He lay cramped in the shallow grave. They were always plenty short so that
he had to bend his knees. He felt the icy coldness in his back. He felt it
like a little bit of death. He found that the sky was very far away. So horribly
far away that one didn't want at all to say anymore, "God is great, God
is good." His distance from the earth was horrible. All that blue sky
up there did not make the distance seem any smaller. And the ground was so
unearthly cold and sullen in its icy stiffness that he lay very cramped in
the much too shallow grave. Was one supposed to lie so cramped his whole life
long? Oh no, just his whole death long. That was indeed much longer.
Two heads appeared in the sky above the edge of the grave. "Well, how
is it, Jesus?" asked the one head, and in so doing let escape from his
mouth a white bundle of clouds like a wad of cotton. Jesus thrust out of his
two nostrils two thin, equally white cloud pillars and answered: "Good enough, it'll do."
The heads in the sky disappeared. Like smudges they were suddenly wiped away.
Without a trace. Only the sky was still there with its horrible distance.
Jesus sat up and the trunk of his body towered out of the grave. From afar
he looked as if he were buried up to his stomach. Then he propped his left
arm against the edge of the grave and stood up. He stood in the grave and
looked sadly at his left hand. In standing up he had again torn open the recently
mended finger of his glove. The frozen red finger tip stuck out here. Jesus
looked at his glove and became dismayed. He stood in the much too shallow
grave, breathed a warm cloud against his bare frozen finger and said softly:
"I want nothing more to do with it." "What's wrong?" gaped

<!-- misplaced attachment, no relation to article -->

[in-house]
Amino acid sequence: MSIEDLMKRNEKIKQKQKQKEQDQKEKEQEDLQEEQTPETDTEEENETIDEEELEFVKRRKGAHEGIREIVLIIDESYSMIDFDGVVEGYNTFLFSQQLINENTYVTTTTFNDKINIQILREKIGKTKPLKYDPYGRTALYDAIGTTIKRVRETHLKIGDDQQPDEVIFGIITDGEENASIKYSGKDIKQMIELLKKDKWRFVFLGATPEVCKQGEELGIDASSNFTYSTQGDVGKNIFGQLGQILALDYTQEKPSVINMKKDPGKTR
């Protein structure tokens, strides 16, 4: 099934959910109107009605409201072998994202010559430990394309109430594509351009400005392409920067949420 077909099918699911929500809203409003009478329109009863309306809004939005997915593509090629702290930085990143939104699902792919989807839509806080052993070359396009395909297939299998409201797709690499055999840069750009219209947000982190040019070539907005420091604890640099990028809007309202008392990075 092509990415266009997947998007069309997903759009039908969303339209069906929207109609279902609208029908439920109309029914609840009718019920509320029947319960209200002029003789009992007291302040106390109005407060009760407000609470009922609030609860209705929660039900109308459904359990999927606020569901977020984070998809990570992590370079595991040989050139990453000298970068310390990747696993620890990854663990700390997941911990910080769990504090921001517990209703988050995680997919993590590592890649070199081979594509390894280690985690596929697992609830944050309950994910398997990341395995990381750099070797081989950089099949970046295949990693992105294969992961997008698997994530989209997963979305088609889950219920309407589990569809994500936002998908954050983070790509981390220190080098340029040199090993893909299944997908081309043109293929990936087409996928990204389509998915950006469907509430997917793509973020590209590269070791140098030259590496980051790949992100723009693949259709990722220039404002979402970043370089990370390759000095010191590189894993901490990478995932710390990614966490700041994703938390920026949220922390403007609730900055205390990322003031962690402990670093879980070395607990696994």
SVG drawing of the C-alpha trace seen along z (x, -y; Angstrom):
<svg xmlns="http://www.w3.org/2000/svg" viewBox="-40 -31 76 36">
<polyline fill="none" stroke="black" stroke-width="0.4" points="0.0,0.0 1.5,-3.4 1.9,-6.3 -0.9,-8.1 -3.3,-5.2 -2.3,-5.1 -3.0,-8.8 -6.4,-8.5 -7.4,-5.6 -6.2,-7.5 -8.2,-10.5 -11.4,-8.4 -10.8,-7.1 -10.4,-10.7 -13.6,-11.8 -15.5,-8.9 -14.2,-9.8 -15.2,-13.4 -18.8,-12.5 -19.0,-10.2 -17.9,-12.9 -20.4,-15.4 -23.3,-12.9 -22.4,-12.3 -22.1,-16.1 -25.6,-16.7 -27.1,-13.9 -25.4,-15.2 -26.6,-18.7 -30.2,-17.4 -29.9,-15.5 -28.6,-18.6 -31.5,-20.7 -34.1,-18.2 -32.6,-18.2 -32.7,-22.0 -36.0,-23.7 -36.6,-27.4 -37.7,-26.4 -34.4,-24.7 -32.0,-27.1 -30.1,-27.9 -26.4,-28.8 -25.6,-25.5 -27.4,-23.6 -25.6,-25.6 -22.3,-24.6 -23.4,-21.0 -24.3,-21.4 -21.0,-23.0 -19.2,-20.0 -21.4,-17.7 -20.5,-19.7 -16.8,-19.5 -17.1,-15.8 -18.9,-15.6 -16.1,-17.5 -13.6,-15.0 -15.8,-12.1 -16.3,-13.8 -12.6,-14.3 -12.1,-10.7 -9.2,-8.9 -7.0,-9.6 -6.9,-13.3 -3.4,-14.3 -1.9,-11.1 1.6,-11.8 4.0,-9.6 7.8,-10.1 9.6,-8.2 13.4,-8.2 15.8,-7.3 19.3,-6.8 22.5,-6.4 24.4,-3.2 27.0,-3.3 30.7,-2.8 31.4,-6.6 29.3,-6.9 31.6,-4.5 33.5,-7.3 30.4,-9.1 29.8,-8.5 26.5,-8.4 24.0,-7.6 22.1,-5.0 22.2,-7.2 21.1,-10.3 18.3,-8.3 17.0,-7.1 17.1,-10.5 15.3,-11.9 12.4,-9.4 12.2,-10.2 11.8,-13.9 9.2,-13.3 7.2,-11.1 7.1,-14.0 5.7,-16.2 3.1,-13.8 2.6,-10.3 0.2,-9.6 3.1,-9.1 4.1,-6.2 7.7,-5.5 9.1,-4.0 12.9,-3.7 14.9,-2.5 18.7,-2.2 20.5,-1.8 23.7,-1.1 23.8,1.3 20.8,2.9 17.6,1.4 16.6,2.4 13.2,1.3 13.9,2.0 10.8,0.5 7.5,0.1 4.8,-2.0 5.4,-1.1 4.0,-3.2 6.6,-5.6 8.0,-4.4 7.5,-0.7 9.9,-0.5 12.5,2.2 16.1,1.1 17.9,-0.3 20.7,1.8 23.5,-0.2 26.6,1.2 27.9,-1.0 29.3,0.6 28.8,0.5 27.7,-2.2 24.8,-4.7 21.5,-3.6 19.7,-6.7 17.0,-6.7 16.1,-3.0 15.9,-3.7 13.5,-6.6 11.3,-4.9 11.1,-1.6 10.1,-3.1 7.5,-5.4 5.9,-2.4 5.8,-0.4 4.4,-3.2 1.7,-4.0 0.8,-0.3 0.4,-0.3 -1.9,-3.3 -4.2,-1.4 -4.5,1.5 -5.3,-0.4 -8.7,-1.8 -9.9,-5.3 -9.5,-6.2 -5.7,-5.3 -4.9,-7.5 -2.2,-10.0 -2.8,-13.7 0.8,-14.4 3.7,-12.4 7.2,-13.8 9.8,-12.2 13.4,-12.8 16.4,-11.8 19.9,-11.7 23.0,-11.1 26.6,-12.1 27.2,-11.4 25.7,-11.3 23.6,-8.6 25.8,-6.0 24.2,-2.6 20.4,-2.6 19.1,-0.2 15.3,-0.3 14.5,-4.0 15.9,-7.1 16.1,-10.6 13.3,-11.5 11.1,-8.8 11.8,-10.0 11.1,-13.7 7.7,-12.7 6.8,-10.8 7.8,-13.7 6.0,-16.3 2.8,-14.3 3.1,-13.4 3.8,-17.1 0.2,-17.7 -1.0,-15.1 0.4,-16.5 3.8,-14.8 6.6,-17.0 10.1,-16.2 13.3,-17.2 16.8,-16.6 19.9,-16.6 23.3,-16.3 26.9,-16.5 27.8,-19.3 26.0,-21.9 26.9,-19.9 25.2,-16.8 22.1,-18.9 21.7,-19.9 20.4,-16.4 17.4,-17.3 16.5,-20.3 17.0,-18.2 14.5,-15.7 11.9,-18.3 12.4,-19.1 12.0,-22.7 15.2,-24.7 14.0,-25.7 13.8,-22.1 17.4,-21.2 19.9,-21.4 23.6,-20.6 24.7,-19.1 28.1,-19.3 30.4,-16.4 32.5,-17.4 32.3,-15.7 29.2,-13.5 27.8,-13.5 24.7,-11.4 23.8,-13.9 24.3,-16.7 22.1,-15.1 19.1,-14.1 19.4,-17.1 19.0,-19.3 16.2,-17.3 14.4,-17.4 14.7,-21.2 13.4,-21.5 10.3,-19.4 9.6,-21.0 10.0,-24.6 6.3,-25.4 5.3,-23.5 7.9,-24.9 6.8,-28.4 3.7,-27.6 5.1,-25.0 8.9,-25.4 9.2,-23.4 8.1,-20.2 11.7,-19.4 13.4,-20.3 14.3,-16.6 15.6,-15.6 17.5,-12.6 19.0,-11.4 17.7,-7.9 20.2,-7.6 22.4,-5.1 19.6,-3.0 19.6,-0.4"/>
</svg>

one of the two who looked at him in the grave. "I want nothing more to
do with it," said Jesus once again as softly as before and stuck the
cold naked middle finger in his mouth.
"Hear that, sergeant, Jesus wants nothing more to do with it."
The other, the sergeant, counted the explosive charges in an
ammunition box and growled: "How come?" He blew wet clouds out of
his mouth at Jesus: "Hey, how come?"
"No," said Jesus still just as softly as ever, "I can't do
this any longer." He stood in the grave with his eyes closed. The sun
made the snow unbearably white. With his eyes closed he said: "Everyday
the graves multiply. Every day seven or eight graves. Yesterday even eleven.
And every day the people squeezed into the graves which never fit them. Because
the graves are too small. And the people are usually frozen, bent and stiff.
They crunch so when they are squeezed into these tiny graves. And the ground
is so hard and icy and miserable. They're supposed to endure that their whole
death long. And I, I can't listen to that crunching any more. It's like crushed
glass. Like glass."
"Shut up, Jesus. Get out, get out of that hole. We still have to make
five graves." The cloud from the mouth of the sergeant fluttered angrily
away toward Jesus. "No," he said and thrust two fancy cloud pillars
out of his nose, "No." He spoke very softly and with his eyes closed:
"The graves are just too shallow. When spring comes, the bones stick
up out of the ground everywhere. When it thaws. Everywhere the bones. No I
don't want that any more. No, no. And always me. Always I'm supposed to lie
down in the grave to see if it is suitable. Always me. I've started dreaming
about it. That's horrible for me, you know, that I'm always the one who's
supposed to try out the graves. Always me. Always me. After a while a person
starts having dreams about it. That's horrible for me, that I'm always supposed
to climb into the graves." He clambered out of the shallow grave and
took four steps over to a dark heap. The heap consisted of dead men. They
were twisted as if they had been taken by surprise in a confused dance. Jesus
laid his pickaxe softly and carefully beside the heap of dead men. He could
have just thrown the pickaxe down, the pickaxe wouldn't have harmed anything.
But he laid it down softly and carefully, as though he didn't want to bother
or awaken anyone. For God's sake don't wake anyone. Not just out of respect,
but also out of fear. Out of fear. For God's sake don't wake anyone. Then
he took off through the crunching snow for the village, past the other two
as if they weren't even there. Repulsively, the snow crunched that same way,
quite exactly that same way. He raised his feet and stilted like a bird through
the snow in order to lessen the crunching.